There are no words that can adequately describe our appreciation for all that SINAI has done for our daughter Mindy, this year. We marvel at how much she has grown and developed, and we know that is due in large part to your amazing administration and staff. Mindy’s team of teachers and therapists worked tirelessly with the administrators to customize a program that would meet our daughter's specific needs. All of this was accomplished with an unbelievable level of warmth, patience and acceptance, and with consistent feedback on her progress.
Posts by SINAI Staff
Over the last year or so, I have been very lucky to work together with Cedar Wang, Holy Name Medical Center’s Director of Simulation Education, and Chavie Hagler, SINAI's Director of Adult Services, on a very special project. Together, we have set out to create hands-on training for health care professionals to enhance their skill in providing quality healthcare to individuals with intellectual and developmental disabilities. Our work until this point has included an in-depth literature review, two focus groups (one with adults who have intellectual or developmental disabilities and anoth
We are always so proud when a student steps out of her comfort zone and tries something new and difficult for her. This can often be a particularly big hurdle for a young person with an intellectual or cognitive difficulty, like many of our students here at SINAI's Shalem High School for Girls at Ma'ayanot.
This article is modified from a speech introducing the SINAI Shalem boys’ performance of The Wizard of Oz on April 12, 2016. The students began preparation for the show in September, and spent months leading up to the single performance for their friends and family.
One of our famous mantras here at SINAI Shalem High School is the phrase, “It’s not about cutting bread.” These are 5 simple, comprehensible words that mean so much more. To us, they represent the philosophy by which we design every learning experience. It is about process, not product.
With the start of the new school year and the approaching chagim, September is an exciting time. However, for parents—and particularly for parents of a child with special needs—it can also be uniquely challenging and daunting.
Let’s start with the fundamental belief that children with disabilities and special needs should be full members of a larger “mainstream” community. Although the term “inclusion” means different things to different people, in its purest sense, this is what inclusion is all about.
Teaching at SINAI, a school well known for its “Uniquely Special Education,” is an incredible privilege. Those of us lucky enough to work here are blessed with the opportunity to witness the small miracles that take place at SINAI on a daily basis. Every teacher takes pride in the success of his or her students, but those of us who teach children with learning disabilities or special needs feel a deep admiration not only of our students’ accomplishments, but of the efforts they undertake in getting there.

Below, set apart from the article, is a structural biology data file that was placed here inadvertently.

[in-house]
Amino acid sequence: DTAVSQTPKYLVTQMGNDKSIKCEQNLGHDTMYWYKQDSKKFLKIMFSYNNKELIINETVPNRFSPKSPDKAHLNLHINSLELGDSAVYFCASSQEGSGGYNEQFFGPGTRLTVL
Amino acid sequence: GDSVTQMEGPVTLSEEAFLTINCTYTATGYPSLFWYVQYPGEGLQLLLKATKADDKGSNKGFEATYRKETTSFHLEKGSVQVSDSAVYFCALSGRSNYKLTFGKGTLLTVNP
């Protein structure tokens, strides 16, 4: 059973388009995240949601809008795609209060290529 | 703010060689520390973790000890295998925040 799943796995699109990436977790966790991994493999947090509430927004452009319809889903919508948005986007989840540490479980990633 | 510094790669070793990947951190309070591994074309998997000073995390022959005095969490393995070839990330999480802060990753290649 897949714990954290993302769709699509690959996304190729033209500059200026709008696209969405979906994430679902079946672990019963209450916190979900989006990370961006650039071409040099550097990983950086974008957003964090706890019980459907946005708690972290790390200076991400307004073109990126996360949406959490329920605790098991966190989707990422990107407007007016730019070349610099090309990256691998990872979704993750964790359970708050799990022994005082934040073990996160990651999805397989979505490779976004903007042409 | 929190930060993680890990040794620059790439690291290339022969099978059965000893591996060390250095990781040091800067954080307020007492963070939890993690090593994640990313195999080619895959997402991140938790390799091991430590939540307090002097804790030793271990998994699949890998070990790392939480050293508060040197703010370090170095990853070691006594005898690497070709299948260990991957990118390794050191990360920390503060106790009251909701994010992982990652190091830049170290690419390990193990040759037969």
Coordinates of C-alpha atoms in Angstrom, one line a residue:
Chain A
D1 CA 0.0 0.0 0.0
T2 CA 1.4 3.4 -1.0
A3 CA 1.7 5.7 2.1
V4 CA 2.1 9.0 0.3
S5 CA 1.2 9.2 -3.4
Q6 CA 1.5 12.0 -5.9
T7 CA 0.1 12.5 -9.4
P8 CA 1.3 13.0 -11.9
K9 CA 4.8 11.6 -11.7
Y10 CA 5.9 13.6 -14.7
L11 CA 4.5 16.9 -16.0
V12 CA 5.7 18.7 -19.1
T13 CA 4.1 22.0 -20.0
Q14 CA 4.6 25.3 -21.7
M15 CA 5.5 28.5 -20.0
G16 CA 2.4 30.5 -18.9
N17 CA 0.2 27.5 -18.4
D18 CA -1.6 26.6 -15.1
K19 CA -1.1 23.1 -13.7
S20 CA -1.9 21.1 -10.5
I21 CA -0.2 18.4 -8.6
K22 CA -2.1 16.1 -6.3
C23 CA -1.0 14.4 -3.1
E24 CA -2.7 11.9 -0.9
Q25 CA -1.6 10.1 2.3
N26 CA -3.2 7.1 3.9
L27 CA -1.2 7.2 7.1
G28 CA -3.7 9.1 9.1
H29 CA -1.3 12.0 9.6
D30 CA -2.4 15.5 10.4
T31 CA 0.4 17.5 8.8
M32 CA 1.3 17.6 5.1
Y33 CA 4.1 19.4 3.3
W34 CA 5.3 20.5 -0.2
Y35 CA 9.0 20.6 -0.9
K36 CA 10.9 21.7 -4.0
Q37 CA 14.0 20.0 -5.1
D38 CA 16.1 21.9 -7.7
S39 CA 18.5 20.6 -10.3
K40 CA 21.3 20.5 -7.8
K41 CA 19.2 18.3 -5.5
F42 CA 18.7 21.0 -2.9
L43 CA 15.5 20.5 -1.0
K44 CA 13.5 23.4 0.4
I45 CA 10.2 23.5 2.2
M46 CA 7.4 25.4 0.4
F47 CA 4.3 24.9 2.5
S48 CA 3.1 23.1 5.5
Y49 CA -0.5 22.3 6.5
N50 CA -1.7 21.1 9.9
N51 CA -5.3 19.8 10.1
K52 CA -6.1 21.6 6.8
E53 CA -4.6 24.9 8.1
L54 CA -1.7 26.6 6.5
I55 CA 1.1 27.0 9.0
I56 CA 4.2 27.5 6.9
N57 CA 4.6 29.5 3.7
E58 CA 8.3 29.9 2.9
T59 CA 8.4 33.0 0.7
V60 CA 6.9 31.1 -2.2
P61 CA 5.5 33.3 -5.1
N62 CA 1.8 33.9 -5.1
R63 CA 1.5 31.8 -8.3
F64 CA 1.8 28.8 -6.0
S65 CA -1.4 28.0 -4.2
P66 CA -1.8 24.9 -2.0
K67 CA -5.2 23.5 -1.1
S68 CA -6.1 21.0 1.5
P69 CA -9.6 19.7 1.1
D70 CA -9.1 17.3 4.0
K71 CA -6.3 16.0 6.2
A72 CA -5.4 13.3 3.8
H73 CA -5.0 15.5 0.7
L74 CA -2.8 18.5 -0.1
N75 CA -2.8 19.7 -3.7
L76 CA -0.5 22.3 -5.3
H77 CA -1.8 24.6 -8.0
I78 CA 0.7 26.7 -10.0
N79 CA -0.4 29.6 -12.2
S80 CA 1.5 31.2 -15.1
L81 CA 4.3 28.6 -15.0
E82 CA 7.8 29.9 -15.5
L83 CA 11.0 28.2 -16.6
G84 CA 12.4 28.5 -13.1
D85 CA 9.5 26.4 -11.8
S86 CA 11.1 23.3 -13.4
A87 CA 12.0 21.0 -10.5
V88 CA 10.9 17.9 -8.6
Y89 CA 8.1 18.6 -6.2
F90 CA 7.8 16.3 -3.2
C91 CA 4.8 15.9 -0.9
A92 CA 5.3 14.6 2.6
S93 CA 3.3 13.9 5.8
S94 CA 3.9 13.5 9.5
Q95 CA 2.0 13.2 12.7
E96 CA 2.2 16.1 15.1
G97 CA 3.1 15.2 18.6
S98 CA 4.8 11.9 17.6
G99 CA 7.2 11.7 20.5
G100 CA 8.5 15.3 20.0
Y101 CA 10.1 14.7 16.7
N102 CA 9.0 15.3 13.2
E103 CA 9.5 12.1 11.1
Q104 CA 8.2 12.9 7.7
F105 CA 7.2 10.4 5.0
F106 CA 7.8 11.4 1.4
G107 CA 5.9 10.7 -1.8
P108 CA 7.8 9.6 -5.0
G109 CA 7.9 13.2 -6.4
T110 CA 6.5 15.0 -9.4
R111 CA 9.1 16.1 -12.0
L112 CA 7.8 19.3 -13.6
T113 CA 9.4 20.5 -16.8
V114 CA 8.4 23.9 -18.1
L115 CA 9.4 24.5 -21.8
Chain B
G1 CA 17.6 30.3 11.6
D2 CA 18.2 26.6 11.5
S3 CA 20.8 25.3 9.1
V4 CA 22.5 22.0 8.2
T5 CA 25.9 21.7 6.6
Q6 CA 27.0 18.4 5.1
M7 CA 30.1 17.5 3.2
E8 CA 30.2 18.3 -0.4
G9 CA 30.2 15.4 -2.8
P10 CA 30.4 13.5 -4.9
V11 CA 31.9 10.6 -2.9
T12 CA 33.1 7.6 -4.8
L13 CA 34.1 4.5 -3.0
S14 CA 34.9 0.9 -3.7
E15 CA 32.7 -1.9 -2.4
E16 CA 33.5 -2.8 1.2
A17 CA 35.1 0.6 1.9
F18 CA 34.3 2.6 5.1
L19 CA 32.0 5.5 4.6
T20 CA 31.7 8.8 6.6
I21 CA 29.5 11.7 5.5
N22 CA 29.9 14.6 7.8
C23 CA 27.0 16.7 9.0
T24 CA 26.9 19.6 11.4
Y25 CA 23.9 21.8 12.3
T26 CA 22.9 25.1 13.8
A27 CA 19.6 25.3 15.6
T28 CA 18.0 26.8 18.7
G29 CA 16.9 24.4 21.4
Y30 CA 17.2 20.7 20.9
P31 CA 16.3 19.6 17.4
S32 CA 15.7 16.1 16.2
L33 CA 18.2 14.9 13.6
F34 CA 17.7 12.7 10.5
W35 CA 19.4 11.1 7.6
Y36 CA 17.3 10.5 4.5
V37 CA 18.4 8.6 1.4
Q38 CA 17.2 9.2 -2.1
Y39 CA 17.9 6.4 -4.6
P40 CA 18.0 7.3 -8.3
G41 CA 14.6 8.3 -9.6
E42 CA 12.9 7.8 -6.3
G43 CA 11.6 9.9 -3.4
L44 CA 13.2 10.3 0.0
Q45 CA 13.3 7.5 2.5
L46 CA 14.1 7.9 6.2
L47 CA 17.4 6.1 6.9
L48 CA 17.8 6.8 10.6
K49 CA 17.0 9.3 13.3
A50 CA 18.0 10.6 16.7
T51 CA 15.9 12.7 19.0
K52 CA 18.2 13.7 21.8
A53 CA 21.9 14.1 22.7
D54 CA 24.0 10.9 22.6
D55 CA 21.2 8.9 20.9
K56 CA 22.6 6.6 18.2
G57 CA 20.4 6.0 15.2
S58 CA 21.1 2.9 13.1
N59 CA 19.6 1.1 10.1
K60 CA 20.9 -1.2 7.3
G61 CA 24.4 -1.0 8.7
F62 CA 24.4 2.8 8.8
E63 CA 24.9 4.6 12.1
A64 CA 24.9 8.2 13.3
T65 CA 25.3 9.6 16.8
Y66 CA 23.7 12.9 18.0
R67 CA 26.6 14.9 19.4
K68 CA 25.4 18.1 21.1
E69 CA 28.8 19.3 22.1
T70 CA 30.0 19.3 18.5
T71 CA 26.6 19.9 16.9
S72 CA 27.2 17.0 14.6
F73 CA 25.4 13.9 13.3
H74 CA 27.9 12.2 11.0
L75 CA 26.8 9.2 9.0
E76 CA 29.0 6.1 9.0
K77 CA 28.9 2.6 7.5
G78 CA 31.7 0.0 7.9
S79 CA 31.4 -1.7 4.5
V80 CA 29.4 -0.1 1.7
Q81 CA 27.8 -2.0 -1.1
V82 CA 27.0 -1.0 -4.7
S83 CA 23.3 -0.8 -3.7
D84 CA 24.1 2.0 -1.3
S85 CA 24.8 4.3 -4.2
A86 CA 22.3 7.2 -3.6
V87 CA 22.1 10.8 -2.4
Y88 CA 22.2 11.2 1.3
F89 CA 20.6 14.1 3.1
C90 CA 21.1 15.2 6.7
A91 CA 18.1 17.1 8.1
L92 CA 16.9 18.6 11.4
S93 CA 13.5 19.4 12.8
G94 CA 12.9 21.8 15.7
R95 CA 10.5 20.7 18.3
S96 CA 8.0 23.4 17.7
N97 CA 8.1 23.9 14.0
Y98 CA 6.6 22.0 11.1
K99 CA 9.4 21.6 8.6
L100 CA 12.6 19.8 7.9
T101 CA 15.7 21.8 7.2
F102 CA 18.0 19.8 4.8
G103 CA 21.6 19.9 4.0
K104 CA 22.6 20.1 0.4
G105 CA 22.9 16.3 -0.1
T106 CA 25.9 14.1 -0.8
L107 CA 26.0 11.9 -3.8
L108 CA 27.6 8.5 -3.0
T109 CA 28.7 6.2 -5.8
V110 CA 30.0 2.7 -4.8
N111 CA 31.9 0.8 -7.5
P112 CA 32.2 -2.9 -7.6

“Preparation is the key to success.” We hear this phrase over and over, but it is particularly true for the student with disabilities who is planning to go to college. In “Planning for College: Eligibility and Access to Disability Services,” published in The Jewish Link on November 6, I discussed the importance of researching the services available at different colleges, and eligibility for and access to these services. In this article, I will discuss the accommodations that may or may not be available to students with Learning Disabilities (LD) and ADHD.
Every high schooler finds the adjustment to post-secondary institutions anxiety provoking and full of challenges. But for the student with disabilities, preparation for this next stage in life requires additional consideration and planning. The student who was entitled to certain accommodations and modifications in high school needs to know what rights he or she will have in college and how to access those rights; knowledge and preparation are the keys to success in this transition.
With her flowing blond hair, saddle boots, and tattoo, Brooke – a consulting Occupational Therapist – was probably not expecting the challenge I posed to her the day she arrived at our school. “Avi needs your help learning to put on his tefillin,” I said, handing her a mess of boxes and straps that Brooke might have wished came with arrows indicating “This Side Up.” Addressing her unspoken concerns, I continued. “The teacher will show you how they are supposed to go. What we need from you is to figure out why Avi cannot seem to make them work.”